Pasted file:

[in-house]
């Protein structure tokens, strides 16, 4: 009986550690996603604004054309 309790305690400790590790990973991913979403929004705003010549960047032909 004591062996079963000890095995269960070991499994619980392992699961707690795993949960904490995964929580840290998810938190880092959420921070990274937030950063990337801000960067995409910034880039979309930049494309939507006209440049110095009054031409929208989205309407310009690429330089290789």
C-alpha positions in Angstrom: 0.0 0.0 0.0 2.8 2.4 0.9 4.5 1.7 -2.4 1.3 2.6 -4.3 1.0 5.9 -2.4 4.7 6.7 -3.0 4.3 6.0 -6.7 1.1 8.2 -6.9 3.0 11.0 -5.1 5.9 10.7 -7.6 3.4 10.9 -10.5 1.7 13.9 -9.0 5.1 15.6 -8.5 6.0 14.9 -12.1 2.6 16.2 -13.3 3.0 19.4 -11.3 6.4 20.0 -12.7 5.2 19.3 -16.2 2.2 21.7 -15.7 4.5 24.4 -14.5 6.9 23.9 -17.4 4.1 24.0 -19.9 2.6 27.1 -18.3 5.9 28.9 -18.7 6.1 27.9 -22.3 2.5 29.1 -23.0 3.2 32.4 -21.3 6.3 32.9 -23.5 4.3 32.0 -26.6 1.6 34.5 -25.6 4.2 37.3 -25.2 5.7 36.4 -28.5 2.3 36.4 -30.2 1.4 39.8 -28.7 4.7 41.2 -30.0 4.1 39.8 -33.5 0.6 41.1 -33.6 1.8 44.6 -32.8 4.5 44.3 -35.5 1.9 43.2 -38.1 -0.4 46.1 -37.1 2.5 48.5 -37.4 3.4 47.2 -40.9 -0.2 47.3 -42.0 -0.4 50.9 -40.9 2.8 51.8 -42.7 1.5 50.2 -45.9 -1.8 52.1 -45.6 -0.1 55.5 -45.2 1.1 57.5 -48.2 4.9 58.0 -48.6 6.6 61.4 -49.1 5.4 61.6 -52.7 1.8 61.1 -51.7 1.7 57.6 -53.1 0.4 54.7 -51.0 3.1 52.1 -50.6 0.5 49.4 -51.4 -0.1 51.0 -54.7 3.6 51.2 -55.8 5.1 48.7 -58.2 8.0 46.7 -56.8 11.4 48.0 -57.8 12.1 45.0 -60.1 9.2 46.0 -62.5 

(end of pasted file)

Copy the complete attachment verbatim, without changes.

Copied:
[in-house]
């Protein structure tokens, strides 16, 4: 009986550690996603604004054309 309790305690400790590790990973991913979403929004705003010549960047032909 004591062996079963000890095995269960070991499994619980392992699961707690795993949960904490995964929580840290998810938190880092959420921070990274937030950063990337801000960067995409910034880039979309930049494309939507006209440049110095009054031409929208989205309407310009690429330089290789």
C-alpha positions in Angstrom: 0.0 0.0 0.0 2.8 2.4 0.9 4.5 1.7 -2.4 1.3 2.6 -4.3 1.0 5.9 -2.4 4.7 6.7 -3.0 4.3 6.0 -6.7 1.1 8.2 -6.9 3.0 11.0 -5.1 5.9 10.7 -7.6 3.4 10.9 -10.5 1.7 13.9 -9.0 5.1 15.6 -8.5 6.0 14.9 -12.1 2.6 16.2 -13.3 3.0 19.4 -11.3 6.4 20.0 -12.7 5.2 19.3 -16.2 2.2 21.7 -15.7 4.5 24.4 -14.5 6.9 23.9 -17.4 4.1 24.0 -19.9 2.6 27.1 -18.3 5.9 28.9 -18.7 6.1 27.9 -22.3 2.5 29.1 -23.0 3.2 32.4 -21.3 6.3 32.9 -23.5 4.3 32.0 -26.6 1.6 34.5 -25.6 4.2 37.3 -25.2 5.7 36.4 -28.5 2.3 36.4 -30.2 1.4 39.8 -28.7 4.7 41.2 -30.0 4.1 39.8 -33.5 0.6 41.1 -33.6 1.8 44.6 -32.8 4.5 44.3 -35.5 1.9 43.2 -38.1 -0.4 46.1 -37.1 2.5 48.5 -37.4 3.4 47.2 -40.9 -0.2 47.3 -42.0 -0.4 50.9 -40.9 2.8 51.8 -42.7 1.5 50.2 -45.9 -1.8 52.1 -45.6 -0.1 55.5 -45.2 1.1 57.5 -48.2 4.9 58.0 -48.6 6.6 61.4 -49.1 5.4 61.6 -52.7 1.8 61.1 -51.7 1.7 57.6 -53.1 0.4 54.7 -51.0 3.1 52.1 -50.6 0.5 49.4 -51.4 -0.1 51.0 -54.7 3.6 51.2 -55.8 5.1 48.7 -58.2 8.0 46.7 -56.8 11.4 48.0 -57.8 12.1 45.0 -60.1 9.2 46.0 -62.5 